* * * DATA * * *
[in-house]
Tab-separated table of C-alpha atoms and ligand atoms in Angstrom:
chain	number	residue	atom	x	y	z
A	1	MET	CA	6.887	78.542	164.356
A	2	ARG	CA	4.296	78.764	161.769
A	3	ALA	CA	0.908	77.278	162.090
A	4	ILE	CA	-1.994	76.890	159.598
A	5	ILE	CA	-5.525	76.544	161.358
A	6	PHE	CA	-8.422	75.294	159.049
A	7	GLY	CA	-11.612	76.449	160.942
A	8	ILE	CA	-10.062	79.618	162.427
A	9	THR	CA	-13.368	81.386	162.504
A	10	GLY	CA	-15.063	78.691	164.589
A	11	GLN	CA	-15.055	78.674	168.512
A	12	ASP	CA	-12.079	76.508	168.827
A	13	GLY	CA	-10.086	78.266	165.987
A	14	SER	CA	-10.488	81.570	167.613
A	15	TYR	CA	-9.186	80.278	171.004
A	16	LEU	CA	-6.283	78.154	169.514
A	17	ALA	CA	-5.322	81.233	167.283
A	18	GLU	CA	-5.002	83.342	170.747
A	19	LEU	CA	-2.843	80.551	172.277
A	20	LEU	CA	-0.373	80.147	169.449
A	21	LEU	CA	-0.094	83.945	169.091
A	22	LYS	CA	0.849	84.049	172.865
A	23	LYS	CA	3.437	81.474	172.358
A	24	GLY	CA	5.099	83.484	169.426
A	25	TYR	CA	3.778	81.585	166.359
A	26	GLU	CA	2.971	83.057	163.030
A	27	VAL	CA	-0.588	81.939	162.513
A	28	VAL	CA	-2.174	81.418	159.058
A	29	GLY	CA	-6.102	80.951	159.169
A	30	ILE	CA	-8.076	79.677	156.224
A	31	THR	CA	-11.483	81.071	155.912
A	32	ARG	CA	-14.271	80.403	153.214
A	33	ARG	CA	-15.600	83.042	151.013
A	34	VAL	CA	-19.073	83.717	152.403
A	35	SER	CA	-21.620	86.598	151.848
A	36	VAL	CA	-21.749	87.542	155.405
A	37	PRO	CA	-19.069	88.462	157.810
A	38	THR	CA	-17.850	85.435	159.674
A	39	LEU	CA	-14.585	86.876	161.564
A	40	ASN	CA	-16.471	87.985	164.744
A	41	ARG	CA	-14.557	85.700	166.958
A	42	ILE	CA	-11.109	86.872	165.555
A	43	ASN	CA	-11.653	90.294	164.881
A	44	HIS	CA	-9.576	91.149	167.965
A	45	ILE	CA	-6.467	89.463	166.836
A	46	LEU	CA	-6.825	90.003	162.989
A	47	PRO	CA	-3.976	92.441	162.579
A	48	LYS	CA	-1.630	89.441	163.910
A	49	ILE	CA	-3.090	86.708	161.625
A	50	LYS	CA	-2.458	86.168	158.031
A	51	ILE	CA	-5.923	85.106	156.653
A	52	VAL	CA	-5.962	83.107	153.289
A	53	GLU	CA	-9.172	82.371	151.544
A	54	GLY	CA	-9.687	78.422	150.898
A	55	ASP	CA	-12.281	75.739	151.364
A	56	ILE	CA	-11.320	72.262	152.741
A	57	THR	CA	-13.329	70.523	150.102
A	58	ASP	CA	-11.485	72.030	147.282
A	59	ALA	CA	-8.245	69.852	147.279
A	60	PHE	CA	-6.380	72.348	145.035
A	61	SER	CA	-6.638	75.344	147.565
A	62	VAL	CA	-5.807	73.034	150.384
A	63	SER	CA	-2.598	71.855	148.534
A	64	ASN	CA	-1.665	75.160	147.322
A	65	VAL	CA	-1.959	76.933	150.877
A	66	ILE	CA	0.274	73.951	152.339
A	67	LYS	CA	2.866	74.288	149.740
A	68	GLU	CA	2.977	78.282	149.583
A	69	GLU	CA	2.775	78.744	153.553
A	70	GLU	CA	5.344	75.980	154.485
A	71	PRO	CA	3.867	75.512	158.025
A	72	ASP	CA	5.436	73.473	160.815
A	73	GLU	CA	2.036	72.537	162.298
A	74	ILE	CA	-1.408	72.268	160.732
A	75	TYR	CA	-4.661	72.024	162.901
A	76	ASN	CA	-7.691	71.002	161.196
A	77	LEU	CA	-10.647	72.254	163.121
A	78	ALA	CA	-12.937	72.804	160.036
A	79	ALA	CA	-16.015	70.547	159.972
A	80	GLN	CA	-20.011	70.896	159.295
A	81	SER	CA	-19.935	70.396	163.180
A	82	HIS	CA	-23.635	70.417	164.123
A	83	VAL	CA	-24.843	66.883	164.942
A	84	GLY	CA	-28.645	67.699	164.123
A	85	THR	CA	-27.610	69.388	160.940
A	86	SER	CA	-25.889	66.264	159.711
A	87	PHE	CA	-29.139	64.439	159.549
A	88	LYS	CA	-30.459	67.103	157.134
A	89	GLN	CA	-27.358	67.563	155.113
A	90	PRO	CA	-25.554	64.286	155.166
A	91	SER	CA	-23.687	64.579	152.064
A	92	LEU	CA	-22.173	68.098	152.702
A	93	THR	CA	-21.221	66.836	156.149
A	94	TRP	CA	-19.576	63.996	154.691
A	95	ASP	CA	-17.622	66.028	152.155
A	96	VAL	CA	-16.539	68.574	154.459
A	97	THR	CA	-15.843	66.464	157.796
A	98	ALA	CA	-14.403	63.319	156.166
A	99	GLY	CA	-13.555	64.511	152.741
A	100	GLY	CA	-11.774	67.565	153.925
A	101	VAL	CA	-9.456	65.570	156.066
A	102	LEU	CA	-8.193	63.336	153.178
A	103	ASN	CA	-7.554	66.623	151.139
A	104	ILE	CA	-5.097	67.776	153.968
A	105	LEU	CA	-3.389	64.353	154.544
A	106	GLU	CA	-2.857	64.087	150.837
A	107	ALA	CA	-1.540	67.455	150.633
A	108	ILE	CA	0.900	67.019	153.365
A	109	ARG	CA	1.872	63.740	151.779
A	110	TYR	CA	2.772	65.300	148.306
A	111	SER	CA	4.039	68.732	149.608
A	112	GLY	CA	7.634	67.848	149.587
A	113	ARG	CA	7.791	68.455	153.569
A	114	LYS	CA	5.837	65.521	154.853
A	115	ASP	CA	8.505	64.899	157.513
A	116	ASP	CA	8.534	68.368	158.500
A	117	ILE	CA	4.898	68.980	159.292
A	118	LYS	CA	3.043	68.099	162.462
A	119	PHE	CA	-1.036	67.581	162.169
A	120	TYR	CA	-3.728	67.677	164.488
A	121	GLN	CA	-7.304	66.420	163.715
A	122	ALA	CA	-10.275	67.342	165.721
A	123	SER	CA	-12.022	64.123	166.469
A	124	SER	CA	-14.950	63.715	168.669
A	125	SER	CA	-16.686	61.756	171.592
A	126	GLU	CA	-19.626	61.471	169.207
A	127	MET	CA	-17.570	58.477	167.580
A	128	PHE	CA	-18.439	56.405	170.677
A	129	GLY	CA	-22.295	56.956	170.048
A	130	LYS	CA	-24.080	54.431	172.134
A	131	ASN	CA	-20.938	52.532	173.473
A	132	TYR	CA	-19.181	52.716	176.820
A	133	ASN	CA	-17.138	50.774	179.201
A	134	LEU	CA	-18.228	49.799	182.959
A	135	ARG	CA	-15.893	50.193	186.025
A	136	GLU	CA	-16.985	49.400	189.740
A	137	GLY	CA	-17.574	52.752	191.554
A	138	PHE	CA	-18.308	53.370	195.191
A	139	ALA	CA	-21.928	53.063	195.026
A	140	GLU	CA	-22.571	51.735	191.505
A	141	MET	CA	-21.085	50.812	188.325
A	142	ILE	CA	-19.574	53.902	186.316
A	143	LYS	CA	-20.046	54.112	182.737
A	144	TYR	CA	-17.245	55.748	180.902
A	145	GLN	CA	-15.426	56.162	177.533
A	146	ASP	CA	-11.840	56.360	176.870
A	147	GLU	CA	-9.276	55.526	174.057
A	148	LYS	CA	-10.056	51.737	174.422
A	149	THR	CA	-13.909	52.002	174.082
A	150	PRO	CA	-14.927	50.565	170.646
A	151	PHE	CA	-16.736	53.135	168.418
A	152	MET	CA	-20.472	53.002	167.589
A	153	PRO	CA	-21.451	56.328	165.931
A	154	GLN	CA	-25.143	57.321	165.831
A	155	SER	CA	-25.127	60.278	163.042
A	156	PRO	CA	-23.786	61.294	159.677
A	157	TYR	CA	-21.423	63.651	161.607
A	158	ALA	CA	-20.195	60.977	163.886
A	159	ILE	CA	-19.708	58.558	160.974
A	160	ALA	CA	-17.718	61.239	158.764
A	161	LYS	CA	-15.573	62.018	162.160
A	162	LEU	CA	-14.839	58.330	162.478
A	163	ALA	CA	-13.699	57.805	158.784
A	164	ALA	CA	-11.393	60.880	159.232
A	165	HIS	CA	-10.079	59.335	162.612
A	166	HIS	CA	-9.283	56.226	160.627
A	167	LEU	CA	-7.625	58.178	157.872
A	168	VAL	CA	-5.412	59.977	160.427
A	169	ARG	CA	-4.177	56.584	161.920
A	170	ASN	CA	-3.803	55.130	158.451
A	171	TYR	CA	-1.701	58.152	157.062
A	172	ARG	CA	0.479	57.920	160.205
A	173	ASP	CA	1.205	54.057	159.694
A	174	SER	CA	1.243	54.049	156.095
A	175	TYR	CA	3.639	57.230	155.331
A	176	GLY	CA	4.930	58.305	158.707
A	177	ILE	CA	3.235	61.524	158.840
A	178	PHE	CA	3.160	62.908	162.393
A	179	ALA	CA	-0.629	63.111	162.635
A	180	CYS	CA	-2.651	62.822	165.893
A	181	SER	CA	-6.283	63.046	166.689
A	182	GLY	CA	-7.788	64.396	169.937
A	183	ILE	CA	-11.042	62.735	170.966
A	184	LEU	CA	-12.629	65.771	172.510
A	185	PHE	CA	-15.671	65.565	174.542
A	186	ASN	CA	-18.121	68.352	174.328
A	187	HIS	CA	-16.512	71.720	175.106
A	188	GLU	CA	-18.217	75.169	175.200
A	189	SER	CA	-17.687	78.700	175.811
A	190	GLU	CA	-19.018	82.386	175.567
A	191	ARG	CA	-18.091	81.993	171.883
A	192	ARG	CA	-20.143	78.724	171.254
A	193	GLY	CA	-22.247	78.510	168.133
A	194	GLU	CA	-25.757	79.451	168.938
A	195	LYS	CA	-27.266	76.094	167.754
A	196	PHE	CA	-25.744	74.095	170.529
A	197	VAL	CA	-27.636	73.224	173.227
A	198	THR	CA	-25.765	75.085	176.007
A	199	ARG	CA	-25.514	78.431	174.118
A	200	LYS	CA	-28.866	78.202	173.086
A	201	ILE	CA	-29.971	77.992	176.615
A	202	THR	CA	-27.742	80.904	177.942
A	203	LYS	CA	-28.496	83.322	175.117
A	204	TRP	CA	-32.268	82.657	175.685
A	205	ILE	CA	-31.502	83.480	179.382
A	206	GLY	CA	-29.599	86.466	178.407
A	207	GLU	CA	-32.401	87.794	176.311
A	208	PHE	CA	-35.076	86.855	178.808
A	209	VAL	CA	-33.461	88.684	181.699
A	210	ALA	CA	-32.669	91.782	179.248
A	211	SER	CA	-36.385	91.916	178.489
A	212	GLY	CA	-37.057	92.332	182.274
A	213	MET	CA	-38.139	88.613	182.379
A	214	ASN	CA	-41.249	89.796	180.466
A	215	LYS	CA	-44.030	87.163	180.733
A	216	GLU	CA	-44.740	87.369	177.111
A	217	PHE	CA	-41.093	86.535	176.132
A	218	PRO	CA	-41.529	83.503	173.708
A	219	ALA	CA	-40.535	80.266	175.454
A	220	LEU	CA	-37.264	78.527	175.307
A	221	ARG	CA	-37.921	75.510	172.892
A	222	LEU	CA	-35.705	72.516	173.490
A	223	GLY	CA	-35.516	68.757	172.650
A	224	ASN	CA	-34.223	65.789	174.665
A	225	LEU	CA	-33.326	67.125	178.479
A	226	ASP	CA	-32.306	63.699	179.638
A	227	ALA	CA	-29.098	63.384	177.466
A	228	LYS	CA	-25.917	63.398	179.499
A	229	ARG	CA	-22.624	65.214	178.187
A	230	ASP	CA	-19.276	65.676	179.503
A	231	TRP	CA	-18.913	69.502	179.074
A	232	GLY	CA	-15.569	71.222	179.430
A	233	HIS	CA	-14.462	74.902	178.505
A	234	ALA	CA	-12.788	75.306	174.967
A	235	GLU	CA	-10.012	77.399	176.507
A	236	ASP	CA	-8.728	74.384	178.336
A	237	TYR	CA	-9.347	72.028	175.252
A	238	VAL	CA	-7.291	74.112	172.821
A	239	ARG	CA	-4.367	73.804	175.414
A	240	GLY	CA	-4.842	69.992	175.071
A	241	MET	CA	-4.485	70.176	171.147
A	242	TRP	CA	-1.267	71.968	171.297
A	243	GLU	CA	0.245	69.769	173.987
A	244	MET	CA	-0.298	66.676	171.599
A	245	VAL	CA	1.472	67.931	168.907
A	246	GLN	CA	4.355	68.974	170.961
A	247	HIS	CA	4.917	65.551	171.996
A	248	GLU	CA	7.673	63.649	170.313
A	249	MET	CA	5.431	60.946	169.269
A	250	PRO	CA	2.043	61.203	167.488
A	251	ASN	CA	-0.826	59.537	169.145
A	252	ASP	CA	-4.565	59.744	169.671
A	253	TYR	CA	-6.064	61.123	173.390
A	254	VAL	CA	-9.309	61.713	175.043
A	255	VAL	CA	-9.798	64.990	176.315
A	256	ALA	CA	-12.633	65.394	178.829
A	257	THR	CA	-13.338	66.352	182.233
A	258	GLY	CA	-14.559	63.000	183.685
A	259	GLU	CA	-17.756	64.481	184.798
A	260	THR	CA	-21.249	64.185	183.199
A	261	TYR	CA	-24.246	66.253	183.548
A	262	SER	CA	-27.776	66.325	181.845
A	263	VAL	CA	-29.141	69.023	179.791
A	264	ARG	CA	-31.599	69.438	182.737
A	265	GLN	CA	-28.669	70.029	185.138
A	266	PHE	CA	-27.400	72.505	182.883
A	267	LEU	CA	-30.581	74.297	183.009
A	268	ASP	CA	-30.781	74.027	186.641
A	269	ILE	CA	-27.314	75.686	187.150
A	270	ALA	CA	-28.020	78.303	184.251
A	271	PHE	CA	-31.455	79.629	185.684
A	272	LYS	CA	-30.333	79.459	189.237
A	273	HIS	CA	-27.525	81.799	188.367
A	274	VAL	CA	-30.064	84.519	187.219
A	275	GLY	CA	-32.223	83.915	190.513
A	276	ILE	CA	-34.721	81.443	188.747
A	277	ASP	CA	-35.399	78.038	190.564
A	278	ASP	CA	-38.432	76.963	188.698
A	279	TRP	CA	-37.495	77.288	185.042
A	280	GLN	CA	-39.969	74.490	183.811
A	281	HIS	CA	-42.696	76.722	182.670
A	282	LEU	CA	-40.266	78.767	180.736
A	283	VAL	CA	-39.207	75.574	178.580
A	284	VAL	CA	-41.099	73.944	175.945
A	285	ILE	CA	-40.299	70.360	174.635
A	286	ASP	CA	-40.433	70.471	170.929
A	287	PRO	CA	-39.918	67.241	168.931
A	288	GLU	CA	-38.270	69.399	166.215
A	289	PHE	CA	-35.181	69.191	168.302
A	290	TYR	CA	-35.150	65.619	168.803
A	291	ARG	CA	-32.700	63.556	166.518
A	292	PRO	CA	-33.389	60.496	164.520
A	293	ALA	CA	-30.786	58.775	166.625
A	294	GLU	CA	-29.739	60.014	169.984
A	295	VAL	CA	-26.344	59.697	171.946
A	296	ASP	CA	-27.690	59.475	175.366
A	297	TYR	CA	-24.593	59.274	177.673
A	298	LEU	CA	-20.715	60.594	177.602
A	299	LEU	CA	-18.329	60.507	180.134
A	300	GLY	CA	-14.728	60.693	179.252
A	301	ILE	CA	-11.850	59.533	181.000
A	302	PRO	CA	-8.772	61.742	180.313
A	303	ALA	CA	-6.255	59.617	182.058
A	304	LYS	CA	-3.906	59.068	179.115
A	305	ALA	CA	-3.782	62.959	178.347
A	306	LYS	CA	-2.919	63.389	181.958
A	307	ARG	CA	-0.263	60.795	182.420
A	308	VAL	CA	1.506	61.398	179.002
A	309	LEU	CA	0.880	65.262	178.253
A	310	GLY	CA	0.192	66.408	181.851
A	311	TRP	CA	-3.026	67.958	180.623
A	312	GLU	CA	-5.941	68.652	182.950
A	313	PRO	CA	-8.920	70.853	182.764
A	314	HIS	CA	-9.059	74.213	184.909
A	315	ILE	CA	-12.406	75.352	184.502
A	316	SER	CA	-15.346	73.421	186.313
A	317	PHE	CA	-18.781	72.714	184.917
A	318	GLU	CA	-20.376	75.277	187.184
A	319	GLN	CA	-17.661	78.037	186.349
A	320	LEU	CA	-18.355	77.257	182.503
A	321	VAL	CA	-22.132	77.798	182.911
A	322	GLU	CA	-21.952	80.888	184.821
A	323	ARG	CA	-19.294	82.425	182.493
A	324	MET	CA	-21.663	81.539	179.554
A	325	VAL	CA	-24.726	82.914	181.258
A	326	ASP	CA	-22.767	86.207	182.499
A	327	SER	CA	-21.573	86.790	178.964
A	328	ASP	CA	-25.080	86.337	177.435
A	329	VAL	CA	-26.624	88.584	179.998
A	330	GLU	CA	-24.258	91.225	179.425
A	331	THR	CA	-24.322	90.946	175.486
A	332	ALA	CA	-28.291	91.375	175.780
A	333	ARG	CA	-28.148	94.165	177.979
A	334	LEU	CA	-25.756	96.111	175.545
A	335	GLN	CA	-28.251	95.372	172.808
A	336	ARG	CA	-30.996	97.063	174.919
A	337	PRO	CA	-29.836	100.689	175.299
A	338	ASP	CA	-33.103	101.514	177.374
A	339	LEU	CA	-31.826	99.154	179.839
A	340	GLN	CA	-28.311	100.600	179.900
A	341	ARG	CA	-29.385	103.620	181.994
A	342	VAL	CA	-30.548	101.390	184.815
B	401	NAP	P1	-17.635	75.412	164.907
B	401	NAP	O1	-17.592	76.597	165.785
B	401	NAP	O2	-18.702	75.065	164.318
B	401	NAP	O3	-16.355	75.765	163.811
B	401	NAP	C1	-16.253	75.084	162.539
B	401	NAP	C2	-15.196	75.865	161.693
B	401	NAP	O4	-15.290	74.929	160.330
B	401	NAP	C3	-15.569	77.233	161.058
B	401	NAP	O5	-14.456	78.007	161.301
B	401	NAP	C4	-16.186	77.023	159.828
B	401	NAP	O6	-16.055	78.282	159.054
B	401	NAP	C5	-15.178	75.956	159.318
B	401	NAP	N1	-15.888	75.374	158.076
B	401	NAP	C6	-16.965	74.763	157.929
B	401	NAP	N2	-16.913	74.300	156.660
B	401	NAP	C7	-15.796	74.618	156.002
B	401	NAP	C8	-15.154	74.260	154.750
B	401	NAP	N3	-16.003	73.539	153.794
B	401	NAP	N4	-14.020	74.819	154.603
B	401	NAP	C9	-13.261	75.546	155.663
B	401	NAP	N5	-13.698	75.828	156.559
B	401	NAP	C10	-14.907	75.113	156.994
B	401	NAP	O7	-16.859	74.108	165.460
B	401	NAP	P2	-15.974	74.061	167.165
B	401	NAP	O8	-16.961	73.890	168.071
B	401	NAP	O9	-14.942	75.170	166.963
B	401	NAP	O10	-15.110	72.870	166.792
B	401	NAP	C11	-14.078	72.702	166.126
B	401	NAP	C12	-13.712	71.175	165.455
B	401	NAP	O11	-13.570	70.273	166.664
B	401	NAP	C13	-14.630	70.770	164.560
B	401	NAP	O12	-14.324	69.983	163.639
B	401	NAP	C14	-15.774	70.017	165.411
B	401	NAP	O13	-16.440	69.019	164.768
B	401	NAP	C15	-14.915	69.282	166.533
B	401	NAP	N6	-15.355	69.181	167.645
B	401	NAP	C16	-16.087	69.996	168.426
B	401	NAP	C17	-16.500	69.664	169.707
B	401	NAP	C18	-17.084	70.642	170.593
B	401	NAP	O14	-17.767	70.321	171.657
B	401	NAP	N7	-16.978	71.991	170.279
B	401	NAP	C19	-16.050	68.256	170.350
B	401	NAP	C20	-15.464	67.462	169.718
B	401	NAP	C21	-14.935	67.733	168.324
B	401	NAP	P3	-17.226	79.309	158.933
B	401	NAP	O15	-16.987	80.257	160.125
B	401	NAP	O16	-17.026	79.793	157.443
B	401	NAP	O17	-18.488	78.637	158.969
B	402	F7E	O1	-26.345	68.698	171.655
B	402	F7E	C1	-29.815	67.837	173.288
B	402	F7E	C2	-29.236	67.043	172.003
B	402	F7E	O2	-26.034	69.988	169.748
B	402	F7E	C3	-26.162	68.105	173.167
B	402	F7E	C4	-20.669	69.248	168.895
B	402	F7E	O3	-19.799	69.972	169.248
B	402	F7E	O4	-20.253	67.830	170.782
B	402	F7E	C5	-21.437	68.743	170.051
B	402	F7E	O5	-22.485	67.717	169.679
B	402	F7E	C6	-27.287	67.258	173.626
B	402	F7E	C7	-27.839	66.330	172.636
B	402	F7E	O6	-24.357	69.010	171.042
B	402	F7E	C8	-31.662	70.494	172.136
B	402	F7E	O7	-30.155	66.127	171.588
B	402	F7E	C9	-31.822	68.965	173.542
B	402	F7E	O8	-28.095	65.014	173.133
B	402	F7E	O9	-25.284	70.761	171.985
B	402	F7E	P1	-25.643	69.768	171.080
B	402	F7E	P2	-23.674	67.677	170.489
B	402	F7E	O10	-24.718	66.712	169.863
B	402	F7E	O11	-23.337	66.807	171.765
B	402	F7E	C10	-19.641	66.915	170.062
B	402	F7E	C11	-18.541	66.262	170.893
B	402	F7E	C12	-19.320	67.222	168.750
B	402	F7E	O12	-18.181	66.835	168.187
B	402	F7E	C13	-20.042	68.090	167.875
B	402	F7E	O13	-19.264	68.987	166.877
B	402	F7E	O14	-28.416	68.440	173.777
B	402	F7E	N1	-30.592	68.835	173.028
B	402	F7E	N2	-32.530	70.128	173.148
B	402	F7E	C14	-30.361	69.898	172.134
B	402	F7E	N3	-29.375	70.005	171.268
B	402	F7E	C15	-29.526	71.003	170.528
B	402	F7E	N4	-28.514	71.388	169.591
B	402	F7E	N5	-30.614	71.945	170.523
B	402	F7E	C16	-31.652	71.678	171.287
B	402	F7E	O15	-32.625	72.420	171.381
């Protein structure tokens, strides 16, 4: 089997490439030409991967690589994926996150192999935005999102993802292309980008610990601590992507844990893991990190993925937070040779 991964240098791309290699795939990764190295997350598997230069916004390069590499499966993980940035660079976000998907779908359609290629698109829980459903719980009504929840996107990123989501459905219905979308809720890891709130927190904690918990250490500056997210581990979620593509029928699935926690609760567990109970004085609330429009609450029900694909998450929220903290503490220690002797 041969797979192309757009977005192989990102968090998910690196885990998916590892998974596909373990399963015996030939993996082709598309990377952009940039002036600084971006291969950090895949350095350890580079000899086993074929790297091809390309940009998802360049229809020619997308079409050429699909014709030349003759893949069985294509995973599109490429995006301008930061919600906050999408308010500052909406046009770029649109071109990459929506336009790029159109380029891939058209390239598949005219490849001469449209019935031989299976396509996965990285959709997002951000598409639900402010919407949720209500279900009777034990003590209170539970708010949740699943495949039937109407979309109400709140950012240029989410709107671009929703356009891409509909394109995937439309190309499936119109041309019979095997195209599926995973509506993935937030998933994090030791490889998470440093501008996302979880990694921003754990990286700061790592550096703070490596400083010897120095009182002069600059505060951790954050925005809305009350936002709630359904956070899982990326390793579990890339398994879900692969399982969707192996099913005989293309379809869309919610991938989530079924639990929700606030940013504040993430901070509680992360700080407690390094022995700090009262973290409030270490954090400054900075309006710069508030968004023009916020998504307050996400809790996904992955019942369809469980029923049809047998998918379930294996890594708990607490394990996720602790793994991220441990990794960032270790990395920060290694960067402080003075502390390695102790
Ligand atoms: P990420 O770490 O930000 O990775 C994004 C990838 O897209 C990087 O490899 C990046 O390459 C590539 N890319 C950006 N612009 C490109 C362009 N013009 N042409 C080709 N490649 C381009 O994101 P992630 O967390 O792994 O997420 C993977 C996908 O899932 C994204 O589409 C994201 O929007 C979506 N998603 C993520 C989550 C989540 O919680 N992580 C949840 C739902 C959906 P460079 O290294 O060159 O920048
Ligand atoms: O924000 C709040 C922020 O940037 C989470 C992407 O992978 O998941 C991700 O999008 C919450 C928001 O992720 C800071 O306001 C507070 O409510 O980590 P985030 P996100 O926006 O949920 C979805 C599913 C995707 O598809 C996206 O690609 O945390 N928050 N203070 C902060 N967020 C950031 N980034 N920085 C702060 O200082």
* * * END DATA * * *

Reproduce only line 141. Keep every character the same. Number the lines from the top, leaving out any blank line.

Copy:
A	138	PHE	CA	-18.308	53.370	195.191